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P.K. Ramachandran Vs. State of Kerala & ANR [1997] INSC 746 (19 September 1997)

A. S. ANAND, K. VENKATASWAMI

ACT:

HEADNOTE:

O R D E R Leave granted.

The respondent - state of Kerala and Anr. filed Miscellaneous First Appeal No.316/96 against the judgment and decree of the learned Sub Court at Kollam in Arbitration Application No. 108/92. The appeal was barred by 565 days.

The respondents filed an application seeking condonation of delay and by the order impugned herein, that delay was condoned. The impugned order reads thus :

"This is an application to condone the delay of 565 days in filing an appeal. The petition is seriously opposed by the respondent. But taking into consideration the averments contained in the affidavit filed in support of the petition to condone the delay, we are inclined to allow the petition.

The petition stands allowed." It would be noticed from a perusal of the impugned order (supra) that the court has not recorded any satisfaction that the explanation for the delay was either reasonable or satisfactory, which is essential pre-requisite to condonation of delay.

That apart, we find that in the application filed by the respondent seeking condonation of delay, the thrust in explaining the delay after 12.5.1995, si:

"at that time the Advocate General's office was fed up with so many arbitration matters equally important to this case were pending for consideration as per the directions of the Advocate General on 2.9.1995." This can hardly be said to be a reasonable, satisfactory or even a proper explanation for seeking condonation of delay. In the reply filed to the application seeking condonation of delay by the appellant in the High Court, it is asserted that after the judgment and decree was pronounced by the learned Sub Judge, Kollam on 30.10.1993, the scope for filing of the appeal was examined by the District Government Pleader, Special Law Officer, Law Secretary and the Advocate General and in accordance with their opinion, it was decided that there was no scope for filing the appeal but lateron, despite the opinion referred to above, the appeal was filed as late as on 8.1.1996 without disclosing why it was being filed. The High Court does not appear to have examined the reply filed by the appellant as reference to the same is conspicuous by its absence from the order. We are not satisfied that in the facts and circumstances of this case, any explanation, much less a reasonable or satisfactory one had been offered by the respondent State for condonation of the inordinate delay of 565 days.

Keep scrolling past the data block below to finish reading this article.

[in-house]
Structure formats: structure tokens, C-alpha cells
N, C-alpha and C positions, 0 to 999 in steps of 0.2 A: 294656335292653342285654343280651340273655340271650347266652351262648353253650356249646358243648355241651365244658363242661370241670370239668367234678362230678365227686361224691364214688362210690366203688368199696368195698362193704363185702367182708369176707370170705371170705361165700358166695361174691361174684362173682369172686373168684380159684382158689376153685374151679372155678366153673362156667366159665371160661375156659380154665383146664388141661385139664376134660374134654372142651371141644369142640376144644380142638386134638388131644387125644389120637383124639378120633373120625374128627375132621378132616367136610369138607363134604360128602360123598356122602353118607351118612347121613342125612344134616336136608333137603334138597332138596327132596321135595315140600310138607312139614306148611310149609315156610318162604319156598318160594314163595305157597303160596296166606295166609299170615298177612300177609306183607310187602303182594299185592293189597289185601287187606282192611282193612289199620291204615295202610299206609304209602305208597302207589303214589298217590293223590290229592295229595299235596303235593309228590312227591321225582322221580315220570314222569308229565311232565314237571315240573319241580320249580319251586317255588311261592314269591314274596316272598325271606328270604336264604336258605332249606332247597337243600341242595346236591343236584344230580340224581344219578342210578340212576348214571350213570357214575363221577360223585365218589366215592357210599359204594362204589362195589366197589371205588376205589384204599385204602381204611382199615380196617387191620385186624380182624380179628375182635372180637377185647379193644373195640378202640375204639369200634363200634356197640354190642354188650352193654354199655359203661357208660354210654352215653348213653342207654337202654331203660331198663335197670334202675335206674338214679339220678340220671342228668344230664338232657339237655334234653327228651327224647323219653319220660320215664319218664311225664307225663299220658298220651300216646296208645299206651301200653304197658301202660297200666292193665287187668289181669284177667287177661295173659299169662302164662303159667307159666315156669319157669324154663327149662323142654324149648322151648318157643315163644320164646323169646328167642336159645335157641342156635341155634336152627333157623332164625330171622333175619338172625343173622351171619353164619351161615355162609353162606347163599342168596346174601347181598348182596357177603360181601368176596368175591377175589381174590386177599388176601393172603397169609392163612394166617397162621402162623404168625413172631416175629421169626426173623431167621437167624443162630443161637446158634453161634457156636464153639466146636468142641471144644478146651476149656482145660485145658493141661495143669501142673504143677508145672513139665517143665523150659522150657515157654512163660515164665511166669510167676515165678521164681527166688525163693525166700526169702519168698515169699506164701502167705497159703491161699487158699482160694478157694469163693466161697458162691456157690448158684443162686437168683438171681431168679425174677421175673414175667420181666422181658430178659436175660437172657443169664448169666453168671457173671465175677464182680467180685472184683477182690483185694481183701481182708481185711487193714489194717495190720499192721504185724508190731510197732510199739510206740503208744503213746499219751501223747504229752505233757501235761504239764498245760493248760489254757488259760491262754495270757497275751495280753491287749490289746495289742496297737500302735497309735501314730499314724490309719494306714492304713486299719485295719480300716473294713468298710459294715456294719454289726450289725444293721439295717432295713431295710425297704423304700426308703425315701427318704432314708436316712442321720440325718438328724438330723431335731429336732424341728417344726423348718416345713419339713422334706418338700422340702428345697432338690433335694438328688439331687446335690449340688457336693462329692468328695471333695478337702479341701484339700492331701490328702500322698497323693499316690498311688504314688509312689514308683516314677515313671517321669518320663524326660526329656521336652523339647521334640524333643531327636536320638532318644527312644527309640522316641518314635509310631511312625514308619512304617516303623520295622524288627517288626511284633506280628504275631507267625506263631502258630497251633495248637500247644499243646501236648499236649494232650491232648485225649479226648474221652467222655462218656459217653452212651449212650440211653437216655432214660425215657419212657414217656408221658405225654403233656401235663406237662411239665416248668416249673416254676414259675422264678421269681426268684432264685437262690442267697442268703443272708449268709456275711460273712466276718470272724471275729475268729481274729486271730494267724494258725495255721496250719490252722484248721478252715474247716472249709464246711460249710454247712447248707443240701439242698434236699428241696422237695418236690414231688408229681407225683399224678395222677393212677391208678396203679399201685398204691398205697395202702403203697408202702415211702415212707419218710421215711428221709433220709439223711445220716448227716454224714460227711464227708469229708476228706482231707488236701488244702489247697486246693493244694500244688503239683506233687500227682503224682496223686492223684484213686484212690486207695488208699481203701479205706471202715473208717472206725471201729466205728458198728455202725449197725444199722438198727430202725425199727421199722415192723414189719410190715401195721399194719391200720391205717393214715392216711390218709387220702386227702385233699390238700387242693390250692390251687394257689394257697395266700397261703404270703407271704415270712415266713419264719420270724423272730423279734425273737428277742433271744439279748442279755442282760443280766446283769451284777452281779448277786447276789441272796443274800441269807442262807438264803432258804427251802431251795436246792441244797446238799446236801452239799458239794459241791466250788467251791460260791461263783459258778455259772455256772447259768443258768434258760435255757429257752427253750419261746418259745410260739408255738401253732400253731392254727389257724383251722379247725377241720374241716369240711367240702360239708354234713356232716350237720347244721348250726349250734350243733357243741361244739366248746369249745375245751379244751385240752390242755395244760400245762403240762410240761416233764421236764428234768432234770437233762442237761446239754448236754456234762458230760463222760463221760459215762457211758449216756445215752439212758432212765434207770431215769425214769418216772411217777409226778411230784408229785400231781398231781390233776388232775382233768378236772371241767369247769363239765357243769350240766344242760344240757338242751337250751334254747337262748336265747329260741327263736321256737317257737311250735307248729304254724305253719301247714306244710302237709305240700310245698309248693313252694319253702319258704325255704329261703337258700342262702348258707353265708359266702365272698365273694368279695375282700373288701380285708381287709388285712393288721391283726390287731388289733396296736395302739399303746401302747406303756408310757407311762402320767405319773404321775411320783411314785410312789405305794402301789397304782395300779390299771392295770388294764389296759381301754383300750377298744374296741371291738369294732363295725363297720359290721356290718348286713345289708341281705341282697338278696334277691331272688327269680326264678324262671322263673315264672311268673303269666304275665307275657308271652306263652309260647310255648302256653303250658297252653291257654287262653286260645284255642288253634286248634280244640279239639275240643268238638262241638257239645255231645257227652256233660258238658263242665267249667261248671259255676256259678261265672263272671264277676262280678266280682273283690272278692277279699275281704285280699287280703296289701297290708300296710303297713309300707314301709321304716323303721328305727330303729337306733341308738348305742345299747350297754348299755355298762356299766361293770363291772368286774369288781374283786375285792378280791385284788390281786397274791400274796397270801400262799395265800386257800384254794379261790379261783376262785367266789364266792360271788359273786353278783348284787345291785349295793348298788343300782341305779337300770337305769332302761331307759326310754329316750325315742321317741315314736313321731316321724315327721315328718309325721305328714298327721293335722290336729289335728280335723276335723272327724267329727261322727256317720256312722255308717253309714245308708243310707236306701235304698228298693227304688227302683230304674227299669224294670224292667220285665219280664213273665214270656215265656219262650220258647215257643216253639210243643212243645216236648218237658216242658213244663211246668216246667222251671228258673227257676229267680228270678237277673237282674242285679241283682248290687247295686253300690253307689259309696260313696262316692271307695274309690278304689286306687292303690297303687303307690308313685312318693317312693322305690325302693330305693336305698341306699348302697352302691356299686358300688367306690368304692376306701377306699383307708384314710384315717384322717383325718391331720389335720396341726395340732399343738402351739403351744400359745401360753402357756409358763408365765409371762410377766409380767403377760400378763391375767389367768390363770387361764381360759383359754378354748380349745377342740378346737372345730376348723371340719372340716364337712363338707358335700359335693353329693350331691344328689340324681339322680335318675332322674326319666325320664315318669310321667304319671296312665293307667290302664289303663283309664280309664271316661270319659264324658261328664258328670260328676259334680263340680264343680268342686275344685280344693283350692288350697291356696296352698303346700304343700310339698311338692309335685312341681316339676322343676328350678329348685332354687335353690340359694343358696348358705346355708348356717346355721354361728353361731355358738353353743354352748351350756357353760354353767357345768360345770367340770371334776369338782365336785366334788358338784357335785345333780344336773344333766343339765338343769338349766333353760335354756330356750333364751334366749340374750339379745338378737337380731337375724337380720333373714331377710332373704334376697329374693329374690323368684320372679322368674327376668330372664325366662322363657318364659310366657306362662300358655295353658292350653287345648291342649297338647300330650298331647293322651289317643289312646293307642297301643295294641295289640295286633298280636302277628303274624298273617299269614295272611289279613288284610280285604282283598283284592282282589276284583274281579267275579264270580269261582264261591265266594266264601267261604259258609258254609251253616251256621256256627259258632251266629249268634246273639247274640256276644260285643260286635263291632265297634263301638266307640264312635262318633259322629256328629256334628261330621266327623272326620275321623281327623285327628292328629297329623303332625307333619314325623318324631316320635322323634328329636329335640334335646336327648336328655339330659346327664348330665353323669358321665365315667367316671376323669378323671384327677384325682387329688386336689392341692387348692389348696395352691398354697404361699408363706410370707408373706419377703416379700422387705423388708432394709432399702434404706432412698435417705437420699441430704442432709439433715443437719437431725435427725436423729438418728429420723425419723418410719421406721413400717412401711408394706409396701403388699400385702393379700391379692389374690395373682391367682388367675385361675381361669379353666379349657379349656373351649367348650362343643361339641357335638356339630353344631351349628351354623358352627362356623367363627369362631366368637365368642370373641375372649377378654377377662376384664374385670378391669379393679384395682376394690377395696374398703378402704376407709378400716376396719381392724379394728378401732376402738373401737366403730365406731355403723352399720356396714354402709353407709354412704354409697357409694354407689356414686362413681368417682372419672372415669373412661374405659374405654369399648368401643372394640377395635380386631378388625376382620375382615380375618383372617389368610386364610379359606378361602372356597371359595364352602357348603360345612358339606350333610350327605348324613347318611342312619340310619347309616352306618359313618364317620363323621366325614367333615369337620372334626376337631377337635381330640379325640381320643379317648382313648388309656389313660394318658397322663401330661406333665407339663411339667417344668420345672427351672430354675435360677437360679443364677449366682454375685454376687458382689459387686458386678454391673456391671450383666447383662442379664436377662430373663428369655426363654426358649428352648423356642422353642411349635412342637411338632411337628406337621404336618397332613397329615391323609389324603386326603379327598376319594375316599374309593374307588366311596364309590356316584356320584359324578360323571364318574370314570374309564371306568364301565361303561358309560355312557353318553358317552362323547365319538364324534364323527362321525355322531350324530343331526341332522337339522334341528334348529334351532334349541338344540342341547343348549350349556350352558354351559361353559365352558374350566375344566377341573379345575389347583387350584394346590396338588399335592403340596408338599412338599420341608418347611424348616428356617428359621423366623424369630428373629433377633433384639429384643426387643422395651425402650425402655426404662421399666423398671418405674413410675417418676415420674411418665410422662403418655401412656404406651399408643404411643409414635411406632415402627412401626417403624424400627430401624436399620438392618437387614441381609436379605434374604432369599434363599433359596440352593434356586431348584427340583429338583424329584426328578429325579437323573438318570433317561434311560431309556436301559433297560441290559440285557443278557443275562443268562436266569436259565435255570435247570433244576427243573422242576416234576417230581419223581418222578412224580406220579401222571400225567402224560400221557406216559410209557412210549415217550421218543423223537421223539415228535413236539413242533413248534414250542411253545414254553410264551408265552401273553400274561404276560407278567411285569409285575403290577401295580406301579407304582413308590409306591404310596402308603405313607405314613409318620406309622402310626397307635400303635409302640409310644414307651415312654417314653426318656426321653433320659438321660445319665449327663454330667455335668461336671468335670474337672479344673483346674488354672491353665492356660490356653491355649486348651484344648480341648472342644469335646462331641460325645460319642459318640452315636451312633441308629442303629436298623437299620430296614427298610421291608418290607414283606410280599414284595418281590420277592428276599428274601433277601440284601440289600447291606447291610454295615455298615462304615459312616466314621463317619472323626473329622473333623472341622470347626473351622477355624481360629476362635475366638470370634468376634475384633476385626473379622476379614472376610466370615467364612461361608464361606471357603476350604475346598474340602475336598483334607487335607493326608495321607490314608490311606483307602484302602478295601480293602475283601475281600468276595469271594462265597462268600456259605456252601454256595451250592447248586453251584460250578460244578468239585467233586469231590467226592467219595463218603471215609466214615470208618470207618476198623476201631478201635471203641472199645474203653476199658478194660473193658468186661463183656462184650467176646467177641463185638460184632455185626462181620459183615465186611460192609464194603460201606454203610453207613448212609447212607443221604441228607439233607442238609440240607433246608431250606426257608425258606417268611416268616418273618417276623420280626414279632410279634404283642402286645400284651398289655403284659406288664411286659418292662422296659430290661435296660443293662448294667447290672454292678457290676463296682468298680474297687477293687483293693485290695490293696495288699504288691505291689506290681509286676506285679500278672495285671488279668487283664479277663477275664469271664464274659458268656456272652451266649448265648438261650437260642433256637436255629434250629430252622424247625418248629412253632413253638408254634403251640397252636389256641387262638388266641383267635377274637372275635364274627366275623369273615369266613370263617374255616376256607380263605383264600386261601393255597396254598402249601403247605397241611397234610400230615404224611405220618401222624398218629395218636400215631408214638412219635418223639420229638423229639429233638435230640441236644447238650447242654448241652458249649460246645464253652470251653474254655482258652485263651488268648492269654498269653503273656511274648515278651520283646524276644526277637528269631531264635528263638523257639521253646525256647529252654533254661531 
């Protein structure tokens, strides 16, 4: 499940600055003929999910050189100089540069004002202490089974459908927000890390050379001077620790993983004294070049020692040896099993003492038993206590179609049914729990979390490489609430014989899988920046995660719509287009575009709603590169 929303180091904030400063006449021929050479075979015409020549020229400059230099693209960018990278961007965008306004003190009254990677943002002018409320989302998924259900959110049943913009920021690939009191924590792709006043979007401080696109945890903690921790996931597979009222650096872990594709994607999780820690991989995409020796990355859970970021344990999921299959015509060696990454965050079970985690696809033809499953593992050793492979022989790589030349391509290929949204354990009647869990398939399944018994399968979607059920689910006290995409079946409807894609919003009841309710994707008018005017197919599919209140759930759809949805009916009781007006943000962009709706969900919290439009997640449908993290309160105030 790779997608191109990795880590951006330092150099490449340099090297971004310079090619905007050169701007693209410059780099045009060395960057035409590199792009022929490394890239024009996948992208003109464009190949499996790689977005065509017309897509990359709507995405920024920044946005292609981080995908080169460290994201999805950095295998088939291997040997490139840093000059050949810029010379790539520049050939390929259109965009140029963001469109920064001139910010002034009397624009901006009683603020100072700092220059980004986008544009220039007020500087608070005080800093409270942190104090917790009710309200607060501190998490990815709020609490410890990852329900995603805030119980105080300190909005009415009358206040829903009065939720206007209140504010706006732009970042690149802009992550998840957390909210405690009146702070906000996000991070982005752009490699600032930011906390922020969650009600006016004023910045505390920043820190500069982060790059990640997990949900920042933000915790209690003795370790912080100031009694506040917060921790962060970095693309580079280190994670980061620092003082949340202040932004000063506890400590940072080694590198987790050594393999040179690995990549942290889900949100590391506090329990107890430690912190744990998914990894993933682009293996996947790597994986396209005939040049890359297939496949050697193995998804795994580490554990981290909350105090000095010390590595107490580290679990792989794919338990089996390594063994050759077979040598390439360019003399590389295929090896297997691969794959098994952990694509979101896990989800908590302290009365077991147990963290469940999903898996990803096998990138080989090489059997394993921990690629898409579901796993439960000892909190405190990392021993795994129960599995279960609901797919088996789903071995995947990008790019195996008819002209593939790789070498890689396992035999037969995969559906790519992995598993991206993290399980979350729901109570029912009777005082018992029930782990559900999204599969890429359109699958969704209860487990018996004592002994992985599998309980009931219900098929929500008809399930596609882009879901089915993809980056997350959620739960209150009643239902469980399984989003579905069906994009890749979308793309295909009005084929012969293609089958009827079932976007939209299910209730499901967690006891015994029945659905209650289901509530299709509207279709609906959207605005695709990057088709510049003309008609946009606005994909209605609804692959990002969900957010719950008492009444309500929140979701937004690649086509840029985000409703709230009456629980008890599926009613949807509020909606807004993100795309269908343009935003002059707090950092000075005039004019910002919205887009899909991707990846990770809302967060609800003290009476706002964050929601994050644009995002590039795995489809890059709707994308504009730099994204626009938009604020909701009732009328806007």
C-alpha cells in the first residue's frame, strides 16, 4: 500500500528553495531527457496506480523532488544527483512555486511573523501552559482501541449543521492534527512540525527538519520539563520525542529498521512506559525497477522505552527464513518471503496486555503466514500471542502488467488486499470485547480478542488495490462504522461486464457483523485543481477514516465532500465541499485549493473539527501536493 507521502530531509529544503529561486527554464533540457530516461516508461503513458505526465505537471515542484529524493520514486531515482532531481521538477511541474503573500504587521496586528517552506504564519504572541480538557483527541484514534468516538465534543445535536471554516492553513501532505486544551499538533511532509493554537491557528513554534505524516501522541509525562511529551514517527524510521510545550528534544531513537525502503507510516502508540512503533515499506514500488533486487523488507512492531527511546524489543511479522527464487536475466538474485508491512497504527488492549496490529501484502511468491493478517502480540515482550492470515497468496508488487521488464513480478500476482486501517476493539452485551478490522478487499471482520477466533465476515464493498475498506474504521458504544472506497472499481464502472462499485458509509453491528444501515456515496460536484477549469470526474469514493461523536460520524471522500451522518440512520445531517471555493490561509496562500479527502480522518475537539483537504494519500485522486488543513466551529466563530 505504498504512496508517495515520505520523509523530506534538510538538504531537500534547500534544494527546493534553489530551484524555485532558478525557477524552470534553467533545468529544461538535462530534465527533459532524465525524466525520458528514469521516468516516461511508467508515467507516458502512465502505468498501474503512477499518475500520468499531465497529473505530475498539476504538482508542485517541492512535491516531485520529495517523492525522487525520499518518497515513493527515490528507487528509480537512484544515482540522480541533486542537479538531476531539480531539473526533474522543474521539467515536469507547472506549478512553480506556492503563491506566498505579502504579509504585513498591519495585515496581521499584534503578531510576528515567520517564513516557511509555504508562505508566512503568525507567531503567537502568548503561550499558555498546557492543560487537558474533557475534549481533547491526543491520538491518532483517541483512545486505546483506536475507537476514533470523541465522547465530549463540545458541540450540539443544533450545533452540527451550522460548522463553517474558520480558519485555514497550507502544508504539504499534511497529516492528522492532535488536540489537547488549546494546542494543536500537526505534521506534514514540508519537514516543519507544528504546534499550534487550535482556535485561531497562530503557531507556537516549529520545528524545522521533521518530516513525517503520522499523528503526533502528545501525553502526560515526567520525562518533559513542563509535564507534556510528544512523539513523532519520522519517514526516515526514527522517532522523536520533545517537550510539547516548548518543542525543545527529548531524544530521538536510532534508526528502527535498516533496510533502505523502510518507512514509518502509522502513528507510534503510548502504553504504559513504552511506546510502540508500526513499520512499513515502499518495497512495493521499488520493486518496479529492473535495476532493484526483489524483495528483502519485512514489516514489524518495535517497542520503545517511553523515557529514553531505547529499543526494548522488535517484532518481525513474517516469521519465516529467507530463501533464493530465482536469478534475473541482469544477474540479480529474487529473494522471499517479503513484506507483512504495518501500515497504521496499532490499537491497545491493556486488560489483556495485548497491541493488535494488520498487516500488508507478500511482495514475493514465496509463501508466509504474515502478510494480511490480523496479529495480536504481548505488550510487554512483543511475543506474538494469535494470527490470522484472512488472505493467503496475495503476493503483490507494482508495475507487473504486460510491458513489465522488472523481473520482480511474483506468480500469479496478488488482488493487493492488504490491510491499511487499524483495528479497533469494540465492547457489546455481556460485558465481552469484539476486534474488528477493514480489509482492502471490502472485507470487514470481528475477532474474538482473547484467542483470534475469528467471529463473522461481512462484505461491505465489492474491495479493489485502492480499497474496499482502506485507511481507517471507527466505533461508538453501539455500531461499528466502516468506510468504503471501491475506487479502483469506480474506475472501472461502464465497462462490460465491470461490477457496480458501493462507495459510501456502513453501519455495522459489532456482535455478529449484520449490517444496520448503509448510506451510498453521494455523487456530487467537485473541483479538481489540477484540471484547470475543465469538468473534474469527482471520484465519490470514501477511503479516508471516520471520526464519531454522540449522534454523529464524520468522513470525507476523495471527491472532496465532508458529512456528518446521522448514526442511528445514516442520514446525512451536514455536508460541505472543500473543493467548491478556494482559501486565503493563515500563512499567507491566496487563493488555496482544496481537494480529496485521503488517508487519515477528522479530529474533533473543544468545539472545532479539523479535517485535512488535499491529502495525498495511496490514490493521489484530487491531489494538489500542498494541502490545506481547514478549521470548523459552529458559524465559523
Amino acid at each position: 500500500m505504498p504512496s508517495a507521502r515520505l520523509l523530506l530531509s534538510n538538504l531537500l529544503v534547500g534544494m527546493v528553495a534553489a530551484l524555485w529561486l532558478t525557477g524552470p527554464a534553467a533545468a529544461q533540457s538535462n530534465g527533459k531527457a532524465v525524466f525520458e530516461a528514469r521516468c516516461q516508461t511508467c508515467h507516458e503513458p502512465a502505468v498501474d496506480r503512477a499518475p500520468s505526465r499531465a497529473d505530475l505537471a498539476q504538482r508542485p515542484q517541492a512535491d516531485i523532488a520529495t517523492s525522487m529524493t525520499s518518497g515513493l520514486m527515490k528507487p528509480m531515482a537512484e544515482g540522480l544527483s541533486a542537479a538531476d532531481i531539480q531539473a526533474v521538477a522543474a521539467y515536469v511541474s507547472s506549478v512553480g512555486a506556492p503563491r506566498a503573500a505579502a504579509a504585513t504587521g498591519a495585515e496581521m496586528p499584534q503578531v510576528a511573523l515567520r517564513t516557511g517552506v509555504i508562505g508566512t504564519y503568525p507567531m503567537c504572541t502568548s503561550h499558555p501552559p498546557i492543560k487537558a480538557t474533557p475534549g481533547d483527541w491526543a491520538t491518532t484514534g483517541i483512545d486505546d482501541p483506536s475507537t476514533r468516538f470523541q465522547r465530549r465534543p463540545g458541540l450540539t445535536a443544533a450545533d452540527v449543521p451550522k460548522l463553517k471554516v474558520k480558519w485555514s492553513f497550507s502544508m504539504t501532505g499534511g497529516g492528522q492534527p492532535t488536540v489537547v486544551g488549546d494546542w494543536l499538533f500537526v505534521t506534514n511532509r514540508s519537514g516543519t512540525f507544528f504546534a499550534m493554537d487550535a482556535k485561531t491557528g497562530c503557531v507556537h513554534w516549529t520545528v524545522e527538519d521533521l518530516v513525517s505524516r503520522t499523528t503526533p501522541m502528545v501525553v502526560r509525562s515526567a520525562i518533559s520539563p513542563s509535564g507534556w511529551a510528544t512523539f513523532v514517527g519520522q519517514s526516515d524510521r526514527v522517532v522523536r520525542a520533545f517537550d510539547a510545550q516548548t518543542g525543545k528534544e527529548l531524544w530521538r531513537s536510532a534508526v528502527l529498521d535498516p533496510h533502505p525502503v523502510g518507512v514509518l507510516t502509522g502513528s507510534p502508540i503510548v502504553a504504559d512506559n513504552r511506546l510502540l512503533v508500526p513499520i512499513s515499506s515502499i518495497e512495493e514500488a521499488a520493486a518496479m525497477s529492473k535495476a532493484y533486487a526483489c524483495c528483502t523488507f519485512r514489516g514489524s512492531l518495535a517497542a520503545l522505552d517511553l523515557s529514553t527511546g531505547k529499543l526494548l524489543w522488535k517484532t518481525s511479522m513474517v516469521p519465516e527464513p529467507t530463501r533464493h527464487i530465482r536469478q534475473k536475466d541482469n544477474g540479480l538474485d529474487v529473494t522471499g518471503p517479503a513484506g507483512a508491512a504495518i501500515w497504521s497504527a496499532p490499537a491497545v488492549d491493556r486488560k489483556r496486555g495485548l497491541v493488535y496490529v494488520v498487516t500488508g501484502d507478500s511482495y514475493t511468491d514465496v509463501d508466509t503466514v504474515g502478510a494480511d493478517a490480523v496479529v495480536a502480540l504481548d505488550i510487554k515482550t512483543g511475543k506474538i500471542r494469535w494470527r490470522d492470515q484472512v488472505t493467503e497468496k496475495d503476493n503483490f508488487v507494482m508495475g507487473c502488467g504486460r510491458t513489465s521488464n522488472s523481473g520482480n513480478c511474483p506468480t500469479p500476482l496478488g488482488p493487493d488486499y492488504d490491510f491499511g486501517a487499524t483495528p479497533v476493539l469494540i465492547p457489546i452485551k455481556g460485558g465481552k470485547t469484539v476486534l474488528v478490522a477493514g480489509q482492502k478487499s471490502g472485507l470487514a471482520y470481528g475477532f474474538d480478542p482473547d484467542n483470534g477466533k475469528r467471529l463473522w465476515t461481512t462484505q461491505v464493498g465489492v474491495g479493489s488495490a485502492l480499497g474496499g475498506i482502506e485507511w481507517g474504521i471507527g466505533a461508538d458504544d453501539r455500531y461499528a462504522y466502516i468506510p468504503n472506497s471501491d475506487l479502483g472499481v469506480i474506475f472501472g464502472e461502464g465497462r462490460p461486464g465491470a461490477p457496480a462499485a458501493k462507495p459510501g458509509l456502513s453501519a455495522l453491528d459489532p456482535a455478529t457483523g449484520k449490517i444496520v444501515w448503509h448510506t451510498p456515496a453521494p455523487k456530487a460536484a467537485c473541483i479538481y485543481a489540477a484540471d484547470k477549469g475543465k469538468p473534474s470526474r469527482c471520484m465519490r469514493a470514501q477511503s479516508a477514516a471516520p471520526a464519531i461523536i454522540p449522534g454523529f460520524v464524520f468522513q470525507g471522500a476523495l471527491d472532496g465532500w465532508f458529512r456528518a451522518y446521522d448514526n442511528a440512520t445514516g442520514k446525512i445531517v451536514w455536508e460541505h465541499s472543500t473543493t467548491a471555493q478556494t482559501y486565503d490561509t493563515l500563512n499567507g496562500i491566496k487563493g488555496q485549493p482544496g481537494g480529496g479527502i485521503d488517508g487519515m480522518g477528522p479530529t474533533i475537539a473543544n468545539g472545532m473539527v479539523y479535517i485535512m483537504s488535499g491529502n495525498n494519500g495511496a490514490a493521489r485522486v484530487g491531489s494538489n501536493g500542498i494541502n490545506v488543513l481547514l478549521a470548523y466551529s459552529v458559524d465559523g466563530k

Law of limitation may harshly effect a particular party but it has to be applied with all its rigour when the statute so prescribe and the Courts have no power to extend the period of limitation on equitable grounds. The discretion exercised by the High Court was, thus, neither proper nor judicious. The order condoning the delay cannot be sustained. This appeal, therefore, succeeds and the impugned order is set aside. Consequently, the application for condonation of delay filed in the High Court would stand rejected and the Miscellaneous First Appeal shall stand dismissed as barred by time. No costs.

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